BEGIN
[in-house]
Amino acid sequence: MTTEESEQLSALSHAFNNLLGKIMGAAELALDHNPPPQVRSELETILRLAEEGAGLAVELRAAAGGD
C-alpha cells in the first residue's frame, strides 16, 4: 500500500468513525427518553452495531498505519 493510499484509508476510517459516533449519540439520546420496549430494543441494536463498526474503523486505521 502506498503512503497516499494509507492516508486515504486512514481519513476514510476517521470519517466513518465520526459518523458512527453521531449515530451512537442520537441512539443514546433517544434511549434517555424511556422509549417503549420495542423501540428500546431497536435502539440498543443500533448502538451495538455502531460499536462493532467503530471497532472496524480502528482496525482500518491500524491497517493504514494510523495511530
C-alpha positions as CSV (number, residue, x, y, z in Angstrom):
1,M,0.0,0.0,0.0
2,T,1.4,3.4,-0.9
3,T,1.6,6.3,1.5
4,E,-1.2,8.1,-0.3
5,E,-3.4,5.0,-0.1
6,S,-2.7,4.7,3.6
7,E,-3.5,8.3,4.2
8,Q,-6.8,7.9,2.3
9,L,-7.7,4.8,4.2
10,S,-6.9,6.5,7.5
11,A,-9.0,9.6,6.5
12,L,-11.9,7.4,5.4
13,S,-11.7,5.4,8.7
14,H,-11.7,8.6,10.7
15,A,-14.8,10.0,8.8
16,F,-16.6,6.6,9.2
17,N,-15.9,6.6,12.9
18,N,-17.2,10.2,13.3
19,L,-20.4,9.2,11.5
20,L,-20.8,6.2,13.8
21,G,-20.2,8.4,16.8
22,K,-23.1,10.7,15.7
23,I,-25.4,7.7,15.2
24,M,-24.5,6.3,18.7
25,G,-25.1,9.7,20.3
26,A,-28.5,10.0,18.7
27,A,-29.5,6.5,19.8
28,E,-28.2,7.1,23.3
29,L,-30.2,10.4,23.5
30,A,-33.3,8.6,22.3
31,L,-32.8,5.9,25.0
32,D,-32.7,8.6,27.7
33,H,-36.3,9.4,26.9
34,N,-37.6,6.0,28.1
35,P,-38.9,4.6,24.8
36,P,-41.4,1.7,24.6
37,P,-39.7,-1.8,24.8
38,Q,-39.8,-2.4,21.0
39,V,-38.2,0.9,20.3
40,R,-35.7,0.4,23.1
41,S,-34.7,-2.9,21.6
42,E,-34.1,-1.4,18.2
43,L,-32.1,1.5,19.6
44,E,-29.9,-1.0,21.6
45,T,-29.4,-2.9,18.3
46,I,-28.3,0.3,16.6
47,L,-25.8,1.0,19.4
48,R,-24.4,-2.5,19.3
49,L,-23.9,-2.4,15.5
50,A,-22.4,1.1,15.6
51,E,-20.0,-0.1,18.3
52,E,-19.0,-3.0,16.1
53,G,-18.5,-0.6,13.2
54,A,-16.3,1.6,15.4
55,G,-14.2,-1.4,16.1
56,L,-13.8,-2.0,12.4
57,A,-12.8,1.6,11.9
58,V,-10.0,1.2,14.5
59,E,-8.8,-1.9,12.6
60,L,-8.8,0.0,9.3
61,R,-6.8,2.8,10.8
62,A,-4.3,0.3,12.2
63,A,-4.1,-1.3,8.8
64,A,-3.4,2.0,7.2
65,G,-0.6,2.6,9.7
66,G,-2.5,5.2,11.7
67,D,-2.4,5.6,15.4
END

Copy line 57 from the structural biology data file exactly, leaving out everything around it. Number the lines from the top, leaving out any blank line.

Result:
53,G,-18.5,-0.6,13.2